from The American Heritage® Dictionary of the English Language, 4th Edition
- adj. Composed of or containing gristle.
- adj. Resembling gristle.
from Wiktionary, Creative Commons Attribution/Share-Alike License
- adj. Of, pertaining to, or containing gristle
from the GNU version of the Collaborative International Dictionary of English
- adj. Consisting of, or containing, gristle; like gristle; cartilaginous.
from The Century Dictionary and Cyclopedia
- Consisting of gristle; like gristle; cartilaginous: as, the gristly rays of fins connected by membranes; the gristly caps or epiphyses of growing bones.
from WordNet 3.0 Copyright 2006 by Princeton University. All rights reserved.
- adj. difficult to chew
Sorry, no etymologies found.
Long nights of Pierrot locked inside invisible boxes, trapped and wailing soundlessly, of Pierrot suspended from invisible trees by invisible ropes, of Pierrot ascending stairs and descending stairs, of Pierrot gesturing the gristly aftermath of a death by Russian Roulette.
The taco was a little tough and gristly, but everything was improved by the addition of a generous spoonful of tangy, thin red sauce and a chunkier salsa verde, both served icy-cold.
Plus ... there're no fiddly, gristly bits to deal with.
Mechanized trawlers have been killing the adults for a while now, their shells washed ashore providing the gristly evidence.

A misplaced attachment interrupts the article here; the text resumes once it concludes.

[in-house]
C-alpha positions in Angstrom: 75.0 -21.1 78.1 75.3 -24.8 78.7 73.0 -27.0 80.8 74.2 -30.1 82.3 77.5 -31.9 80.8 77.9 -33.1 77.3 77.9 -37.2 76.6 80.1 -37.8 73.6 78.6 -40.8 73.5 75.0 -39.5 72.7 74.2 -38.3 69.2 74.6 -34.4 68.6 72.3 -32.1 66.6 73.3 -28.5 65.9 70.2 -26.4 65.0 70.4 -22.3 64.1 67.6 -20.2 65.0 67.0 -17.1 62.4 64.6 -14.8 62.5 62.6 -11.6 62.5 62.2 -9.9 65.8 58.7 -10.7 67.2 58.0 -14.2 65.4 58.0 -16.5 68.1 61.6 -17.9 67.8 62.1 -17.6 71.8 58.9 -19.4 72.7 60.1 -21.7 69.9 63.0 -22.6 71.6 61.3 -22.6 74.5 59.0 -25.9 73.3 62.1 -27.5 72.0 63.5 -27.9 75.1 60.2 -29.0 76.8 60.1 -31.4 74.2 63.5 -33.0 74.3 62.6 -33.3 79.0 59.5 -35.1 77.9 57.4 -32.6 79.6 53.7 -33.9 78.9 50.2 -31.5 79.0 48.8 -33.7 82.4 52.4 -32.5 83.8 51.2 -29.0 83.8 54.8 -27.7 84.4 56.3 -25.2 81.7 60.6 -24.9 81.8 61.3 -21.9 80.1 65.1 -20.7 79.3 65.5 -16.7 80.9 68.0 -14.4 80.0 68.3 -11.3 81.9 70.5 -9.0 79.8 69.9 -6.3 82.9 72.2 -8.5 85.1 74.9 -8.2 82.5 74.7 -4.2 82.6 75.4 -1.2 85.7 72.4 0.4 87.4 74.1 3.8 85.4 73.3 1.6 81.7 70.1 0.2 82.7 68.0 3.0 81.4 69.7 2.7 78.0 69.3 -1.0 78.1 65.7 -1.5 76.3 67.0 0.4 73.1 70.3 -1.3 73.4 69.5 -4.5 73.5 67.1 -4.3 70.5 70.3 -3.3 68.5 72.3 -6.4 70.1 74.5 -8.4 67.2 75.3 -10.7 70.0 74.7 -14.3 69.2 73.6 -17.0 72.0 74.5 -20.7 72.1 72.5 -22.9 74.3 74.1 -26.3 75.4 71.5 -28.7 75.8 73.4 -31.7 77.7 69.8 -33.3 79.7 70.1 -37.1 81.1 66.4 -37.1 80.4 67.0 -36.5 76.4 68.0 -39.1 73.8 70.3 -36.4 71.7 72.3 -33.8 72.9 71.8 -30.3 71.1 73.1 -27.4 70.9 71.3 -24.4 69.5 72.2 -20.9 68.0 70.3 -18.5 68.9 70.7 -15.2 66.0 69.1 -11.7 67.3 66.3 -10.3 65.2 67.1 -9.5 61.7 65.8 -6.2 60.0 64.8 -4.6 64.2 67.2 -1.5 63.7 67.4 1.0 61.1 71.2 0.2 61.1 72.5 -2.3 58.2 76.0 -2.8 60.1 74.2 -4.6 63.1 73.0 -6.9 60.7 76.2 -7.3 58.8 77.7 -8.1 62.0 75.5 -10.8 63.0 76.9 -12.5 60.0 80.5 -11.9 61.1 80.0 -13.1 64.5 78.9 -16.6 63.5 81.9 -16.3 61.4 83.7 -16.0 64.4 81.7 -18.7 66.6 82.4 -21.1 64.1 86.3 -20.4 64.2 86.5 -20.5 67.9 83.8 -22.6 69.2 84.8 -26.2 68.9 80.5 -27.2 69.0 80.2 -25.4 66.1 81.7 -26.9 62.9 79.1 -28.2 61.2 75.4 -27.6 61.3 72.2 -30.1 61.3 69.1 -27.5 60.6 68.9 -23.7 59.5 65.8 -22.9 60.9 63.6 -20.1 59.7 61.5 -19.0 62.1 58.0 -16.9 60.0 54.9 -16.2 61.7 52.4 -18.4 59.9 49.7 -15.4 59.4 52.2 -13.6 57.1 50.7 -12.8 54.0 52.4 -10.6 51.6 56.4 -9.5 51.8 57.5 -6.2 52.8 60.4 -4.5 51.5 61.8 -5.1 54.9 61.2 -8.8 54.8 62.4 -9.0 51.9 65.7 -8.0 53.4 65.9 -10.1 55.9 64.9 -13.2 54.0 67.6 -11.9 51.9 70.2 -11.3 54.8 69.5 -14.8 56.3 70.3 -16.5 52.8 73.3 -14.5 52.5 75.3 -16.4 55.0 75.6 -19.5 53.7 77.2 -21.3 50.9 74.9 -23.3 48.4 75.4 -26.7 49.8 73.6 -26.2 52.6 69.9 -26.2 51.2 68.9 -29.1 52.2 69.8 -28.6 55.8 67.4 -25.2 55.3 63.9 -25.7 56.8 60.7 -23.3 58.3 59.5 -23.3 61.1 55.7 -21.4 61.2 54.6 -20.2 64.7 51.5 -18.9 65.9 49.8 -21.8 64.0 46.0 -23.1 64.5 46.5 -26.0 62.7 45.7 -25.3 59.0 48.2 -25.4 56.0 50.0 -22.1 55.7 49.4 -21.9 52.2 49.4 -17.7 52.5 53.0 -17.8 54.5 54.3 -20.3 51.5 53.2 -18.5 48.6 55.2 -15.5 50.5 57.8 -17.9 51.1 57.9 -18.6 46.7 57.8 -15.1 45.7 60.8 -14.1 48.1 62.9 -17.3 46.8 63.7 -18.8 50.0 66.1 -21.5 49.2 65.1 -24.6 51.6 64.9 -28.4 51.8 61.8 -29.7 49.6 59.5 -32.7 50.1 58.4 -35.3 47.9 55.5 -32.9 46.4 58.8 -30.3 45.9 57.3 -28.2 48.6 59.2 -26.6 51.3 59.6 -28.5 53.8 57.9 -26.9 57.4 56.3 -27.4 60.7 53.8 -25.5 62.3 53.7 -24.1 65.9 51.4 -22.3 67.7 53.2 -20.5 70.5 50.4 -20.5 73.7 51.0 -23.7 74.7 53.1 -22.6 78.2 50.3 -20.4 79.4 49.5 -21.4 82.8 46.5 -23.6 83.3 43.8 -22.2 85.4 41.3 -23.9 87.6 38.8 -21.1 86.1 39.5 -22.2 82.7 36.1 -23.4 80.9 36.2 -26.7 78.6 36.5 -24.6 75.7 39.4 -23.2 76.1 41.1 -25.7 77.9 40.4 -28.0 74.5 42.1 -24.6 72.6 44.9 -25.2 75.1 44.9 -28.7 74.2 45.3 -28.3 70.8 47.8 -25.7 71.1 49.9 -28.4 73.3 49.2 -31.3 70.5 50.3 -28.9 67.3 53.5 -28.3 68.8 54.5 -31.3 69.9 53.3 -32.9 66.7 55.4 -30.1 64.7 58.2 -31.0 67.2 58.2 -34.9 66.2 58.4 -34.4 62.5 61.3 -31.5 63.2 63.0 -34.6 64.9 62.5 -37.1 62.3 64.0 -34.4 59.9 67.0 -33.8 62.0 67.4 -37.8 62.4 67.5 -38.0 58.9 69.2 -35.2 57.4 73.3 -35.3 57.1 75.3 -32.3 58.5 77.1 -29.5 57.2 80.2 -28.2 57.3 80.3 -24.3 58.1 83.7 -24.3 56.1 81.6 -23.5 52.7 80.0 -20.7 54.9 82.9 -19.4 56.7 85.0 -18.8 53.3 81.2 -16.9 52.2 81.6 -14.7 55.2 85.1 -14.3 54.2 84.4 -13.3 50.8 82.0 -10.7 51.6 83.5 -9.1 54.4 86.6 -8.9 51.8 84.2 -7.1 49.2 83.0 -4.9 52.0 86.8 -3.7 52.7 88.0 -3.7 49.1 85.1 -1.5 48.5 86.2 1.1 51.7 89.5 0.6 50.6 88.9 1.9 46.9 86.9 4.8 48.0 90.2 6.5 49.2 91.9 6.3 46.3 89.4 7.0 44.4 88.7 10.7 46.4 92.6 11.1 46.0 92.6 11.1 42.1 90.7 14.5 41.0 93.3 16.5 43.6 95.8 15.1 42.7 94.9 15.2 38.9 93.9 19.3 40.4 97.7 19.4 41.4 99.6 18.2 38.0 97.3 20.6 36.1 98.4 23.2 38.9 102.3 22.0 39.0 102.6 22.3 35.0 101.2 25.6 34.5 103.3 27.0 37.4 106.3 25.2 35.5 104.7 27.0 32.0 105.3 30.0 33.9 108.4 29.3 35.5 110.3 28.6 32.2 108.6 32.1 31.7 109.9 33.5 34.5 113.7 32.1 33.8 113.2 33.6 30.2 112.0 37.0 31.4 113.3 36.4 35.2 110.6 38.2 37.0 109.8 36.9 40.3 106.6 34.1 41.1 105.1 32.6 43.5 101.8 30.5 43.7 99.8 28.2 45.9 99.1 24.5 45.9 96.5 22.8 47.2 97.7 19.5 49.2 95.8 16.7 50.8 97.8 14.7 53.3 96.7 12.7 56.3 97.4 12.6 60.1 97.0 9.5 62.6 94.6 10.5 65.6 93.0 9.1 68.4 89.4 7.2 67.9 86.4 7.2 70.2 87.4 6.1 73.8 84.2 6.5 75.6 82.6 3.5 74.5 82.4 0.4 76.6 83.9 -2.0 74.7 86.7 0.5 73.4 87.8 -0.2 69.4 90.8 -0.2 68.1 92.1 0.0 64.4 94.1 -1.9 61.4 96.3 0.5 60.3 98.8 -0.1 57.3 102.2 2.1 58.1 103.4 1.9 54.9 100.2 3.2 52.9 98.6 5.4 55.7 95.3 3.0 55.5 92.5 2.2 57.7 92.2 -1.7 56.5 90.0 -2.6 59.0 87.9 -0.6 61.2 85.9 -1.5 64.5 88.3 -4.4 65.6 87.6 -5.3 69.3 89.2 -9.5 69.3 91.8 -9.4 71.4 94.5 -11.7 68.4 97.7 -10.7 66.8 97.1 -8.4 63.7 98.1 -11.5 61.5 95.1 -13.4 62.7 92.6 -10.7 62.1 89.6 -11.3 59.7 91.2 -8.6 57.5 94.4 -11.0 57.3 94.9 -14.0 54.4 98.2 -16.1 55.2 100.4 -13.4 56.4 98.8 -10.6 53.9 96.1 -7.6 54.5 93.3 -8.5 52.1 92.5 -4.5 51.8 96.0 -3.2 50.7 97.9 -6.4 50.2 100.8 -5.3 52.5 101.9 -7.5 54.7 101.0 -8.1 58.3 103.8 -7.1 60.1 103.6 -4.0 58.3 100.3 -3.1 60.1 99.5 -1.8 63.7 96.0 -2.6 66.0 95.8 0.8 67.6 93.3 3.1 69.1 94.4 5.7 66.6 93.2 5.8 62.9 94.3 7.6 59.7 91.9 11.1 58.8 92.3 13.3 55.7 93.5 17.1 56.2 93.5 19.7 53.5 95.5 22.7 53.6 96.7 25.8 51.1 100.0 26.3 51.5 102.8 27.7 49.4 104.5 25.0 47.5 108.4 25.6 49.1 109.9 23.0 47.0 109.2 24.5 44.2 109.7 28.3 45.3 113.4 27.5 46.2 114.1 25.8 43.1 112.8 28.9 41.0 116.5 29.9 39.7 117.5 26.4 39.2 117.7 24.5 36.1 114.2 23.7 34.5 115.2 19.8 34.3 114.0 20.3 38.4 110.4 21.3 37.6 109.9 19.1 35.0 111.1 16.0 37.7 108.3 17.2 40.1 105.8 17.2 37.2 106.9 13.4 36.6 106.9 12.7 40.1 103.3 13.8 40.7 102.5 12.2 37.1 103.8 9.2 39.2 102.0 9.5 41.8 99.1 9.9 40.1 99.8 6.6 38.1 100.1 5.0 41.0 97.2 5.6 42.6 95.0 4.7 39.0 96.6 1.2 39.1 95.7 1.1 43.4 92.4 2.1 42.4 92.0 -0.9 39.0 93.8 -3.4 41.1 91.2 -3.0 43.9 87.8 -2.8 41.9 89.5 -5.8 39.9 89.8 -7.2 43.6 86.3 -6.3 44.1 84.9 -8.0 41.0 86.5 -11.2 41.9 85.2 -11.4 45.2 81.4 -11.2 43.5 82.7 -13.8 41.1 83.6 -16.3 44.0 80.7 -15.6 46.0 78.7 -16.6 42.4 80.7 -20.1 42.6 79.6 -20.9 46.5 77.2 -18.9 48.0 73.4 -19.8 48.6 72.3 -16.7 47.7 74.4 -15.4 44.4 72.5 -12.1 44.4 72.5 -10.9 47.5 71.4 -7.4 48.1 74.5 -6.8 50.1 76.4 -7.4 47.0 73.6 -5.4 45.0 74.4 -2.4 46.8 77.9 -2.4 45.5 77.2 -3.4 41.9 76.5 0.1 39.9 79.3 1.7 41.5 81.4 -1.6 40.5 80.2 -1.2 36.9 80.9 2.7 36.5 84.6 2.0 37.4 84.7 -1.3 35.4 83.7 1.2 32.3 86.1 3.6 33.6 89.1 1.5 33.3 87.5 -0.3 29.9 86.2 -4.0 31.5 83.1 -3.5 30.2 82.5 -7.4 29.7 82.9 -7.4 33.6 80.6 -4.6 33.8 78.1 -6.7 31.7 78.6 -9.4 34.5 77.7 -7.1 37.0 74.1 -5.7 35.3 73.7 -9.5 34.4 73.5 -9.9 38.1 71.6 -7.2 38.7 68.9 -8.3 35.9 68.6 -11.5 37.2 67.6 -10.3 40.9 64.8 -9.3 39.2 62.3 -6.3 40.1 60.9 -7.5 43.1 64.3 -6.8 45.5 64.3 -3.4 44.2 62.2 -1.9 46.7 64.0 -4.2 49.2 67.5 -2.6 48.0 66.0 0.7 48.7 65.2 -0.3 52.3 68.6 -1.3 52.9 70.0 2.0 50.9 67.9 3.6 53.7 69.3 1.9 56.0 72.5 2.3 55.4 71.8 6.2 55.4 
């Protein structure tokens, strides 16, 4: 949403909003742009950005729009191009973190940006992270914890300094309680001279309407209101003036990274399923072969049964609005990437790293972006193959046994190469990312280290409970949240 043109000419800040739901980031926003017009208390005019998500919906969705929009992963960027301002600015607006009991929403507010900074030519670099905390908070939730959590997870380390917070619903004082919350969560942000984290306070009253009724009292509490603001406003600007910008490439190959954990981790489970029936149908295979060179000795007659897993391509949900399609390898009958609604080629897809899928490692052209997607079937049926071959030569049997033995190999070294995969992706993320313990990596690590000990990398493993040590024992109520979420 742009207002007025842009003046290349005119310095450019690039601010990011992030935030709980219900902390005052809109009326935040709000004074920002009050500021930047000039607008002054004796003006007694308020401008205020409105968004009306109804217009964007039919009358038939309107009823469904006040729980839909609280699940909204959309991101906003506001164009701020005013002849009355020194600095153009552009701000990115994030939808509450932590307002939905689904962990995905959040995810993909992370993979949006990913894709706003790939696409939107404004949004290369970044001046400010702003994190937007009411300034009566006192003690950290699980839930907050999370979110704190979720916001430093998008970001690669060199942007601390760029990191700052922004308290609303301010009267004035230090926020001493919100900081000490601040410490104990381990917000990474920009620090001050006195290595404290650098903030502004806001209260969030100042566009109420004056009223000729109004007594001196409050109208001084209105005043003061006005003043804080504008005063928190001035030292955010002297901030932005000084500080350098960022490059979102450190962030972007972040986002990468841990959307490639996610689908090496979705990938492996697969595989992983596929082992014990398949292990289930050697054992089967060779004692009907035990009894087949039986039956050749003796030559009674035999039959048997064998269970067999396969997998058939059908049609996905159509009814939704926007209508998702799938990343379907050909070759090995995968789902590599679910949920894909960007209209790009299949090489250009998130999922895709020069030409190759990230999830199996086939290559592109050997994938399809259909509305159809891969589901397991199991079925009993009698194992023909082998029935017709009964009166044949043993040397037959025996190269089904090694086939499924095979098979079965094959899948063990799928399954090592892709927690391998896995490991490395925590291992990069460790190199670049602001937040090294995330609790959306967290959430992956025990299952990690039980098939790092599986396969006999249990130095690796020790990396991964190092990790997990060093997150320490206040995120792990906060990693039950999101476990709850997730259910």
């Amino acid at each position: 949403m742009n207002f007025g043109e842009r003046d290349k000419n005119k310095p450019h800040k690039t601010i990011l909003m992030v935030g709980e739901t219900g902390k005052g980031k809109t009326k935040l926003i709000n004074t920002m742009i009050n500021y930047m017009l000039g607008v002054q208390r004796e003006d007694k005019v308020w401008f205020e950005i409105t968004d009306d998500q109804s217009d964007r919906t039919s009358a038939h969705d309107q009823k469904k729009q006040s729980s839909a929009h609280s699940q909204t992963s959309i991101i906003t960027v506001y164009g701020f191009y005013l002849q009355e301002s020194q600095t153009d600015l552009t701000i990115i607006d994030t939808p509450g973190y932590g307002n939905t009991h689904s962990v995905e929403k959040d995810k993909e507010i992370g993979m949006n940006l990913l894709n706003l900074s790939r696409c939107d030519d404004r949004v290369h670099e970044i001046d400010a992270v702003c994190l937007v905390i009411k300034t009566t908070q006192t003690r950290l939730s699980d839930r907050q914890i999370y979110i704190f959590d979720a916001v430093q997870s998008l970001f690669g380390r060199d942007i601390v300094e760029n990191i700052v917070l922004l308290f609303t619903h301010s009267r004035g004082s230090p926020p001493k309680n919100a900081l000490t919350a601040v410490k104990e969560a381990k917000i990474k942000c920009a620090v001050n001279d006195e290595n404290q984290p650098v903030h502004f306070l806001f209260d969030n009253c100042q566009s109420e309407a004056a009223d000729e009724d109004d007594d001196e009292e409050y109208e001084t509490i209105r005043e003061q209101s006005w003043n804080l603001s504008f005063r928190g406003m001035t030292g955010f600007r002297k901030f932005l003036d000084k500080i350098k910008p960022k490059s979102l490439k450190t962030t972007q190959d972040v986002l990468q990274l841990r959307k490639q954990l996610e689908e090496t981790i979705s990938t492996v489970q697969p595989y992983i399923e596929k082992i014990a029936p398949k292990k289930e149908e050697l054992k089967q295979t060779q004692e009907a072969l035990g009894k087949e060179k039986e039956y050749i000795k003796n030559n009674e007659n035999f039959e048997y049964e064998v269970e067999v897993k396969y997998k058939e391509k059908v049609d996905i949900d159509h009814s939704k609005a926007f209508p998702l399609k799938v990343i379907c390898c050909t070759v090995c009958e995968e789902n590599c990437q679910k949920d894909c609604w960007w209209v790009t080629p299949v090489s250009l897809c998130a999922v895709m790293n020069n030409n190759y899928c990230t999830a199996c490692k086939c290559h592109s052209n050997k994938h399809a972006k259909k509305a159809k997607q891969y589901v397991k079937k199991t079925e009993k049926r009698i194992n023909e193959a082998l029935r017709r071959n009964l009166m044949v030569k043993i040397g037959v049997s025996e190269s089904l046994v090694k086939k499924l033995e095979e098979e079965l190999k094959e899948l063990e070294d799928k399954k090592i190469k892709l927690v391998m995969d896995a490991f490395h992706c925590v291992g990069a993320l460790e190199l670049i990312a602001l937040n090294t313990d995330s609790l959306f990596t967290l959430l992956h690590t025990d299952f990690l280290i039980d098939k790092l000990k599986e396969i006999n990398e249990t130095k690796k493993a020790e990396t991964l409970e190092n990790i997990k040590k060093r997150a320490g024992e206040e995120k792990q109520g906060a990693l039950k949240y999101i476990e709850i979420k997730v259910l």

In England a ham sandwich is a cold, pink punch in the face, an angry thing marbled with gristly neglect.
If there is even a suspicion of truth in tributes which have, to the last eulogist, declared the sublime, apple-tumescing appeal of a plump, lustful, self-destructive alcoholic, whose excesses make top femme fatale Angelina Jolie look like a much tattooed Milly-Molly-Mandy, you have to wonder if blanched, gristly diet victims along Renée Zellweger's lines really represent any kind of shared ideal.
Are they greasy, gristly, or the best pasties in Plymouth?
Arlo wondered if his wife noticed the gristly lumps that had formed along the old scar on Shadow's neck, where the footpad of Cody's dirt bike had caught her.
The Distant Hours, by Kate Morton (Mantle, £16.99) Kate Morton's trick, performed here and in previous bestsellers such as The Forgotten Garden, is to mash together several classic novels likely to have been loved as children by her target readership – I Capture the Castle, The Secret Garden, Jane Eyre, and so on – then force the resulting sludge through a sieve to remove any gristly bits.
It's a nice, gristly, Germanic word, contrasting with the limitless space evoked by the latinate "America".
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